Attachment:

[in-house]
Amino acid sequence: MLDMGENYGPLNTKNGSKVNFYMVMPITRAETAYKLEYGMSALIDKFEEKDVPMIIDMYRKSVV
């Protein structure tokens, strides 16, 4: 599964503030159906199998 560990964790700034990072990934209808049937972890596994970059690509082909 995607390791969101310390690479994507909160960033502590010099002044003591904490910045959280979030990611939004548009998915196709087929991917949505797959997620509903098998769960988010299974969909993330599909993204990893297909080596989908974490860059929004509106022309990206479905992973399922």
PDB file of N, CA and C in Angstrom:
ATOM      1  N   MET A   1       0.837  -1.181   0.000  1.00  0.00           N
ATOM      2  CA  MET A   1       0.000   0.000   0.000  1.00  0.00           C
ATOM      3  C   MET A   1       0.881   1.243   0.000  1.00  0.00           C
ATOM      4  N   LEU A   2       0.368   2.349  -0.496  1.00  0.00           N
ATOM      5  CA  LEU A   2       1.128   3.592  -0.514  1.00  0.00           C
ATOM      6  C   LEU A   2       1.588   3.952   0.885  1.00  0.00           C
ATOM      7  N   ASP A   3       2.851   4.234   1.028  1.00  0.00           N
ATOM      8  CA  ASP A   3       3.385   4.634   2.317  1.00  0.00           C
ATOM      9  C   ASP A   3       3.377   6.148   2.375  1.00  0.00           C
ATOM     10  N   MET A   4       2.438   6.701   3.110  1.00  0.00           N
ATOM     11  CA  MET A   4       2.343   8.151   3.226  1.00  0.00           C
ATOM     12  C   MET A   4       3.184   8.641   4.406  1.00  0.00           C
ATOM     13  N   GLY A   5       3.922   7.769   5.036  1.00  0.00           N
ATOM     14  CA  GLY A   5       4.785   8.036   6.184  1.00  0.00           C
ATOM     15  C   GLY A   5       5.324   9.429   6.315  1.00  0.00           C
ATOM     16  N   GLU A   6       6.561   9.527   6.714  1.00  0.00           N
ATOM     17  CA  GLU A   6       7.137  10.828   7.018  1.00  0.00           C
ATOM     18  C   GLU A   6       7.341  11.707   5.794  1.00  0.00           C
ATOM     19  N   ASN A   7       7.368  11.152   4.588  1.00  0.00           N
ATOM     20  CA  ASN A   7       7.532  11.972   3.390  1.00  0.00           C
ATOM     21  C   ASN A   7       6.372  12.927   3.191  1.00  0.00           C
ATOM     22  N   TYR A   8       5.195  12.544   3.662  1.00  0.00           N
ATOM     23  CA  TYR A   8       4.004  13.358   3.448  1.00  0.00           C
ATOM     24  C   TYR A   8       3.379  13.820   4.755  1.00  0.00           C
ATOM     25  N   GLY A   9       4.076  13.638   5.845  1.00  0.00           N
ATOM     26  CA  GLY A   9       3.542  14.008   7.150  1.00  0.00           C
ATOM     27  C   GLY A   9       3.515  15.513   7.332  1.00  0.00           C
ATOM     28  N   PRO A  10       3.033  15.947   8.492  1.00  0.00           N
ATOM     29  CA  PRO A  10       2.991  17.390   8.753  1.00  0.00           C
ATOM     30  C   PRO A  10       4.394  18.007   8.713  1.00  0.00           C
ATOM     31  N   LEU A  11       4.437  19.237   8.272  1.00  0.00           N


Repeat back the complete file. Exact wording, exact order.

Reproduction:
[in-house]
Amino acid sequence: MLDMGENYGPLNTKNGSKVNFYMVMPITRAETAYKLEYGMSALIDKFEEKDVPMIIDMYRKSVV
């Protein structure tokens, strides 16, 4: 599964503030159906199998 560990964790700034990072990934209808049937972890596994970059690509082909 995607390791969101310390690479994507909160960033502590010099002044003591904490910045959280979030990611939004548009998915196709087929991917949505797959997620509903098998769960988010299974969909993330599909993204990893297909080596989908974490860059929004509106022309990206479905992973399922």
PDB file of N, CA and C in Angstrom:
ATOM      1  N   MET A   1       0.837  -1.181   0.000  1.00  0.00           N
ATOM      2  CA  MET A   1       0.000   0.000   0.000  1.00  0.00           C
ATOM      3  C   MET A   1       0.881   1.243   0.000  1.00  0.00           C
ATOM      4  N   LEU A   2       0.368   2.349  -0.496  1.00  0.00           N
ATOM      5  CA  LEU A   2       1.128   3.592  -0.514  1.00  0.00           C
ATOM      6  C   LEU A   2       1.588   3.952   0.885  1.00  0.00           C
ATOM      7  N   ASP A   3       2.851   4.234   1.028  1.00  0.00           N
ATOM      8  CA  ASP A   3       3.385   4.634   2.317  1.00  0.00           C
ATOM      9  C   ASP A   3       3.377   6.148   2.375  1.00  0.00           C
ATOM     10  N   MET A   4       2.438   6.701   3.110  1.00  0.00           N
ATOM     11  CA  MET A   4       2.343   8.151   3.226  1.00  0.00           C
ATOM     12  C   MET A   4       3.184   8.641   4.406  1.00  0.00           C
ATOM     13  N   GLY A   5       3.922   7.769   5.036  1.00  0.00           N
ATOM     14  CA  GLY A   5       4.785   8.036   6.184  1.00  0.00           C
ATOM     15  C   GLY A   5       5.324   9.429   6.315  1.00  0.00           C
ATOM     16  N   GLU A   6       6.561   9.527   6.714  1.00  0.00           N
ATOM     17  CA  GLU A   6       7.137  10.828   7.018  1.00  0.00           C
ATOM     18  C   GLU A   6       7.341  11.707   5.794  1.00  0.00           C
ATOM     19  N   ASN A   7       7.368  11.152   4.588  1.00  0.00           N
ATOM     20  CA  ASN A   7       7.532  11.972   3.390  1.00  0.00           C
ATOM     21  C   ASN A   7       6.372  12.927   3.191  1.00  0.00           C
ATOM     22  N   TYR A   8       5.195  12.544   3.662  1.00  0.00           N
ATOM     23  CA  TYR A   8       4.004  13.358   3.448  1.00  0.00           C
ATOM     24  C   TYR A   8       3.379  13.820   4.755  1.00  0.00           C
ATOM     25  N   GLY A   9       4.076  13.638   5.845  1.00  0.00           N
ATOM     26  CA  GLY A   9       3.542  14.008   7.150  1.00  0.00           C
ATOM     27  C   GLY A   9       3.515  15.513   7.332  1.00  0.00           C
ATOM     28  N   PRO A  10       3.033  15.947   8.492  1.00  0.00           N
ATOM     29  CA  PRO A  10       2.991  17.390   8.753  1.00  0.00           C
ATOM     30  C   PRO A  10       4.394  18.007   8.713  1.00  0.00           C
ATOM     31  N   LEU A  11       4.437  19.237   8.272  1.00  0.00           N